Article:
• Create a safe, stable, and supportive environment for your child that will show the court that you are fully ready for the suggested changes in custody.  
  • Make sure your attorney or legal team have full access to the details of your case and supporting documentation. The more information your lawyer has, the more efficient they will be in preparing and assisting your case.

While preparing a solid base is absolutely essential for building your case in court, keep one important thing in mind. In many cases, family courts will make their decisions in favor of stability, as changes in custody will be regarded as stressful for the child. Because of this, your primary goal is to collect and present the available evidence in a way that it demonstrates a pattern of behavior. In most cases, a single isolated unfavorable event in the other parent’s life will not be enough to swing the court in your favor. 

What Is a Custody Evaluation?

If your custody case becomes too complicated, the judge may call for a custody evaluation. This is a procedure where a mental health professional assesses all participants of the custodial process: you, your co-parent, and your child or children. They will prepare a report based on the evaluation and recommend to the court who should be awarded custody.

If the court doesn’t order an evaluation, but you believe it to be in your best interest, you can ask the court to initiate an evaluation. Alternatively, you can ask them to allow you to set up a custody evaluation independently.

Is Professional Legal Help Necessary To Win a Custody Modification Case?

It is possible to modify a child custody agreement without hiring a lawyer—especially if both parties agree. However, even when there is no custody dispute, this may not be the best-case scenario. A custody lawyer may be able to recognize the potential pitfalls of certain changes and advise you on related implications that you or your partner may not be aware of.

On the other hand, if you and your partner cannot come to an agreement regarding custody modifications, involving legal help can be essential in properly making your case and convincing the court that the change is necessary.

Lowering Your Custody Lawyer Legal Costs

Hiring legal help can definitely be costly. It will depend on the specifics of your case and the time your lawyer will need to spend preparing for it. For instance, if both you and your ex partner agree custody modifications are necessary, your legal fees will be lower.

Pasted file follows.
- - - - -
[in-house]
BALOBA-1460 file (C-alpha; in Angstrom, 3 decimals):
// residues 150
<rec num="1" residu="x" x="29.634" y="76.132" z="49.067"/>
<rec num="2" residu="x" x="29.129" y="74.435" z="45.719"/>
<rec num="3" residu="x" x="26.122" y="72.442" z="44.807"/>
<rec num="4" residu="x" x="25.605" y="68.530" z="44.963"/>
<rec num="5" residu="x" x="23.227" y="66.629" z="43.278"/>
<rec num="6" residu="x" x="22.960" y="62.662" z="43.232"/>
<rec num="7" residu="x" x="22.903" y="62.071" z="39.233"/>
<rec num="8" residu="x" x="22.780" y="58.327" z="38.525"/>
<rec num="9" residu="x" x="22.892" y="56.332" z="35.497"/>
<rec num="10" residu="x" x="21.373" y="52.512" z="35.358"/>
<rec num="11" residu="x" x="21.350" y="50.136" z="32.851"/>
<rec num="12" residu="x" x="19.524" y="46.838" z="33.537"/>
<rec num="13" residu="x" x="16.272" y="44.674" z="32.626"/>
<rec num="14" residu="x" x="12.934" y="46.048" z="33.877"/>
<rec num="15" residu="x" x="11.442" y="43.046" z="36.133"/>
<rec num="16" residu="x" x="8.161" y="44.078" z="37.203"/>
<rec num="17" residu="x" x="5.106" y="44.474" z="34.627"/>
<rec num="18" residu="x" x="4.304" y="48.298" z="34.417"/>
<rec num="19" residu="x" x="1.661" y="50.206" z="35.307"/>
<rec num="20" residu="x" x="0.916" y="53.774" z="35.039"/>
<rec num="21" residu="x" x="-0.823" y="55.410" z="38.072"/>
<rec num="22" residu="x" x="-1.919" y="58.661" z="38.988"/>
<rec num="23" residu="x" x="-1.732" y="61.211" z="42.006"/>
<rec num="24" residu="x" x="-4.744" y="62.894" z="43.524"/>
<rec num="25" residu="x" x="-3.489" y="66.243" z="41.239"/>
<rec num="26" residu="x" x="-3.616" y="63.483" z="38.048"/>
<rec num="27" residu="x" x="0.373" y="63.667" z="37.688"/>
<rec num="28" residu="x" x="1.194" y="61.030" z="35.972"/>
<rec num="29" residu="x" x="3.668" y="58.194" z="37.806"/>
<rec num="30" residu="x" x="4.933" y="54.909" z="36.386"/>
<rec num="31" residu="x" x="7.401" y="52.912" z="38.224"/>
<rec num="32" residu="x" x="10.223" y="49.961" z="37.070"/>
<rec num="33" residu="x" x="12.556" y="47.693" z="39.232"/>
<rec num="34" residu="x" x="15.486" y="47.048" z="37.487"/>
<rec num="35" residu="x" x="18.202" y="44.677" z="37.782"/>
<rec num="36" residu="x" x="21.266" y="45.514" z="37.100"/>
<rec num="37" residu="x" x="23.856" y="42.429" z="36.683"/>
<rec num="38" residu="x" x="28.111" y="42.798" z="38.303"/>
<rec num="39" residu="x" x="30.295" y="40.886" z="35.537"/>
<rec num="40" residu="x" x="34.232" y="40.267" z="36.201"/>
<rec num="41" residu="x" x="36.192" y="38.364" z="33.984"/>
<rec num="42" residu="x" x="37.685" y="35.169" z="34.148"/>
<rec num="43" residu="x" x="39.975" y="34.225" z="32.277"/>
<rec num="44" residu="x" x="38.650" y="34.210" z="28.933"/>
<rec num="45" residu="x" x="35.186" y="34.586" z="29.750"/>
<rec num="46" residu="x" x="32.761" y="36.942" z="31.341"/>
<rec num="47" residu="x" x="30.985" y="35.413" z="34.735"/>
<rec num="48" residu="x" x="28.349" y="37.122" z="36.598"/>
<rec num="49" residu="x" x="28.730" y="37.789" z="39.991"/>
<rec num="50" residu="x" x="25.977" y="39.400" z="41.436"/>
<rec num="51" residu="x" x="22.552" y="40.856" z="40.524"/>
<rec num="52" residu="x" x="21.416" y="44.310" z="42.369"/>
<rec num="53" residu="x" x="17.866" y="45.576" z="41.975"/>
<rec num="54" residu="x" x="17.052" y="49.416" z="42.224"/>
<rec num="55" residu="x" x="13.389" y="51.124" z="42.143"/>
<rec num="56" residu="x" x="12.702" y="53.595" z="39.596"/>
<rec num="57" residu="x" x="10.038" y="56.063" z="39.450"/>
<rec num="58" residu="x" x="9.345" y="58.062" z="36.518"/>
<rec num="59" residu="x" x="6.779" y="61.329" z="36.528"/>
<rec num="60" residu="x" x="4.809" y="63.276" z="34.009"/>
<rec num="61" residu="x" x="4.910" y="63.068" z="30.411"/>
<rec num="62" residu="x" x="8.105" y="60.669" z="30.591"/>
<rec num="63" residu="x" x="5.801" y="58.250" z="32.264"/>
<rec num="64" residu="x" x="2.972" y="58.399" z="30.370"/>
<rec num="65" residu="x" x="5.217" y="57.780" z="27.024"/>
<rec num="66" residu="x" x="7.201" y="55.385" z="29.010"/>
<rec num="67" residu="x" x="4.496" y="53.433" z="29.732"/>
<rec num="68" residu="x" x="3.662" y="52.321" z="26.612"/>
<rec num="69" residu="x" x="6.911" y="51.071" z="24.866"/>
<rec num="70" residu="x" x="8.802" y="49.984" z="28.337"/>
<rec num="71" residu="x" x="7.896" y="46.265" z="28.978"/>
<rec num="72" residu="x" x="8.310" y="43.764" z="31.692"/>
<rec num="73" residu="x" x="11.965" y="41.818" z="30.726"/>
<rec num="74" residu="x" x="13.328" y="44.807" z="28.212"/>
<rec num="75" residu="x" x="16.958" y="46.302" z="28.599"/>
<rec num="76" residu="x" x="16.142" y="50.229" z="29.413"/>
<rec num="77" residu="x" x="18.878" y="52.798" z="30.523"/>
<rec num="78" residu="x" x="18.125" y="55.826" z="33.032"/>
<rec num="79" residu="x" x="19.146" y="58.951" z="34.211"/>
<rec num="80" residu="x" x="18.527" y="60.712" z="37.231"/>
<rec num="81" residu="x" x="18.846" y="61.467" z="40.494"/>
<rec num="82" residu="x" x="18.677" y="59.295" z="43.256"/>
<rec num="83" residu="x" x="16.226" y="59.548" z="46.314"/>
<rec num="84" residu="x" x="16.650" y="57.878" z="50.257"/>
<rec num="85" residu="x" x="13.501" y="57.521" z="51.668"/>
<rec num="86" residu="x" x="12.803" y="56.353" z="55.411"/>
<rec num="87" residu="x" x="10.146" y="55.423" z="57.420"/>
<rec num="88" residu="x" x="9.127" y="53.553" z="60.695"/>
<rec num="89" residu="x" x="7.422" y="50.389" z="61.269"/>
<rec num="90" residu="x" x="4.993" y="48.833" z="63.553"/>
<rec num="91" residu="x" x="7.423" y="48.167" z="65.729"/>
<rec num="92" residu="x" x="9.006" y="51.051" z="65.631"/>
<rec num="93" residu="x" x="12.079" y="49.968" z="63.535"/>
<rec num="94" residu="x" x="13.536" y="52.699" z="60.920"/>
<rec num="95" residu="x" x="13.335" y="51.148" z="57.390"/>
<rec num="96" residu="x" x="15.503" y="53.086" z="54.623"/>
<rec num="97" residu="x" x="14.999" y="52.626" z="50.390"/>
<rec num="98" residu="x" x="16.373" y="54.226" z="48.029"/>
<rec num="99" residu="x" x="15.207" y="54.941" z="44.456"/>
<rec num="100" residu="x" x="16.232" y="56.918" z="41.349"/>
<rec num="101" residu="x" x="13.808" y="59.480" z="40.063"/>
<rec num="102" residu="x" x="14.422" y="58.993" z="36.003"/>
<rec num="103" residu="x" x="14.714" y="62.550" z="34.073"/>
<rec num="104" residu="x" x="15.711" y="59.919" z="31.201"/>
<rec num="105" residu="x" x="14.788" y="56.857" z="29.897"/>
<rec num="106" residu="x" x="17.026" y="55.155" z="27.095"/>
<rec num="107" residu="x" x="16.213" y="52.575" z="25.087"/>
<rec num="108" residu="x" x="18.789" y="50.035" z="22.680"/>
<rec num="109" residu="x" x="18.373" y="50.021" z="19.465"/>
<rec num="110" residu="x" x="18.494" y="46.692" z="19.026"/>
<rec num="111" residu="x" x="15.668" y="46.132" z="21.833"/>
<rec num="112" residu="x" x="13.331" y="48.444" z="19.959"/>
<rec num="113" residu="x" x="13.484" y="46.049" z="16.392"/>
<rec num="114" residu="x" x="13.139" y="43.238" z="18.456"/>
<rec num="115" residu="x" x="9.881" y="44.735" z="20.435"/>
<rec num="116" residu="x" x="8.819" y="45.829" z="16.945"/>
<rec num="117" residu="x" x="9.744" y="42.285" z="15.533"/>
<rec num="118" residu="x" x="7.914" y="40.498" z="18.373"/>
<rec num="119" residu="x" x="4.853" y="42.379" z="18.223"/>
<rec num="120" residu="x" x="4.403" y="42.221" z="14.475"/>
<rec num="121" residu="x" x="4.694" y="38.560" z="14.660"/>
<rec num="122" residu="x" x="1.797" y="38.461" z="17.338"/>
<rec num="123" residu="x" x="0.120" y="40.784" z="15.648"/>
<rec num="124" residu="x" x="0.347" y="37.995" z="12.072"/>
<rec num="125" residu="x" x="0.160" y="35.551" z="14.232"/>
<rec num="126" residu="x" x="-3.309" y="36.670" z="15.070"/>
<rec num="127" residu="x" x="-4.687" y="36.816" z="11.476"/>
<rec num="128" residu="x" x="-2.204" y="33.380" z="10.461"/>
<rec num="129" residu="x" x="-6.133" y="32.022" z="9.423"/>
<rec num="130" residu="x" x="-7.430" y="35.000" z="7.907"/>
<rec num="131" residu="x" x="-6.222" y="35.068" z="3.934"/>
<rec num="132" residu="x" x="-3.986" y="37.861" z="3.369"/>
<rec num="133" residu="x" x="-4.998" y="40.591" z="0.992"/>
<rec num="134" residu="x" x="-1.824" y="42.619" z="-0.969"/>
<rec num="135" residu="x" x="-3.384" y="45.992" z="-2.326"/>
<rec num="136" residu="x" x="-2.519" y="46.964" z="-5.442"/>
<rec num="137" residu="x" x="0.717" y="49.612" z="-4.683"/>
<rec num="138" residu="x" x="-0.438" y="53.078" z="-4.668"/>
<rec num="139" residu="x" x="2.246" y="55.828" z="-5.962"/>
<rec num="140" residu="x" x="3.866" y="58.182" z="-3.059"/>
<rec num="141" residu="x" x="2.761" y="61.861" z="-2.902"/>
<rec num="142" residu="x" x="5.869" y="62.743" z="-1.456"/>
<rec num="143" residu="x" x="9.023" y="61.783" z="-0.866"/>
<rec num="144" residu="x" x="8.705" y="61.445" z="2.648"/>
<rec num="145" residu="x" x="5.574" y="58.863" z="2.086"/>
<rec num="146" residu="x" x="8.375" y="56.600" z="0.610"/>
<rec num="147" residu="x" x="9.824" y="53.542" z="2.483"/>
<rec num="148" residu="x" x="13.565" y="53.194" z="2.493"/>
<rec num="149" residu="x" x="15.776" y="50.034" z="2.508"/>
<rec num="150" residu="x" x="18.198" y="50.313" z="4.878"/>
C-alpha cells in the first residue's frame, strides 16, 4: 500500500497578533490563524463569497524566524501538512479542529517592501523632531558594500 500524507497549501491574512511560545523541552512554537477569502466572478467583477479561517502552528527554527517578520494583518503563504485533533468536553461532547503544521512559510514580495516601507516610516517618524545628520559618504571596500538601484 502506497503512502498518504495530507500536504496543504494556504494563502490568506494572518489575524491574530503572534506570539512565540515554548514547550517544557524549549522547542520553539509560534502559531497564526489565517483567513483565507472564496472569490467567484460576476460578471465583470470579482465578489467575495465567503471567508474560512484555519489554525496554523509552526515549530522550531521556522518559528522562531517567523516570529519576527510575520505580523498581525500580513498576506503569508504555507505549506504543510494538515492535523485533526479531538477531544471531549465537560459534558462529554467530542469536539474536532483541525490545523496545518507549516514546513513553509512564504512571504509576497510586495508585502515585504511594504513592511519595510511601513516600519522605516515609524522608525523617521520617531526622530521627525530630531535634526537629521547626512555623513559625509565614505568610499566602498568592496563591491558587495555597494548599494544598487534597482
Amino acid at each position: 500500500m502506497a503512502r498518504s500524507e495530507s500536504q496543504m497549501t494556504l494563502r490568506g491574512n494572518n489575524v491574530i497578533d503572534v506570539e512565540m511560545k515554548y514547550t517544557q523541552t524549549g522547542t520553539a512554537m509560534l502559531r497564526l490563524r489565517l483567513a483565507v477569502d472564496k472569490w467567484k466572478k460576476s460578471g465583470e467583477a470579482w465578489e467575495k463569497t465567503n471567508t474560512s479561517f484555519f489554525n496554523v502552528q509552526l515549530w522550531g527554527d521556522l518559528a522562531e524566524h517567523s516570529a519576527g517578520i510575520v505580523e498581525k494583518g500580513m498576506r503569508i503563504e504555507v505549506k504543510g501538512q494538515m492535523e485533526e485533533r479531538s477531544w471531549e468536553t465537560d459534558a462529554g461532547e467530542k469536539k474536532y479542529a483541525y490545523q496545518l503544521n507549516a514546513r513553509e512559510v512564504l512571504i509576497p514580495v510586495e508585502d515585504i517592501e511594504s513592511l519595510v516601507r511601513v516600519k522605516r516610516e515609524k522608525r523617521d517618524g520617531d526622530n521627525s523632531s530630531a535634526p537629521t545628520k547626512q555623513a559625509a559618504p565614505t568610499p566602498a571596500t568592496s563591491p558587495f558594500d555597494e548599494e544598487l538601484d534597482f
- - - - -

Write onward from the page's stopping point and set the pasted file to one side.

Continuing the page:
If your custody modification case is complicated by disagreements between the two parties, you may expect to pay anywhere from $3,000 to $5,000 for the initial preparation of your case and an additional fee of $300 to $500 per hour.

The reason that custody modification legal fees are high is that most custody lawyers provide a comprehensive set of services, encompassing all aspects of the legal procedure. This includes preparing supporting documents, filing motions, negotiating, court hearing assistance, and more. If your financial situation allows for such an investment, then it makes perfect sense to move forward with all-encompassing legal help. 

However, this isn’t always the case. If you need a lawyer to perform a specific task—for instance, attend a court hearing or check a custody modification agreement—you can choose unbundled legal services. This can help you save a substantial amount of money you would have otherwise spent on legal fees.

By using unbundled legal services, you get to assign specific tasks to your attorney, which you cannot handle independently. As a result, you will be paying much less in legal fees ($500 – $1,500).

Note, however, that unbundled legal services may not be the best option if your custody case is complicated. In this case, the lawyers we work with can still assist you by offering full representation. We cooperate with smaller legal firms as well as individual lawyers, so you will still be able to cut costs on your legal fees—even for full representation. You’ll get a better idea of what to expect in your custody modification case, what documentation you will need to prepare, and evaluate potential costs.

To determine what is best for your specific case, we can put you in touch today with a local child custody lawyer.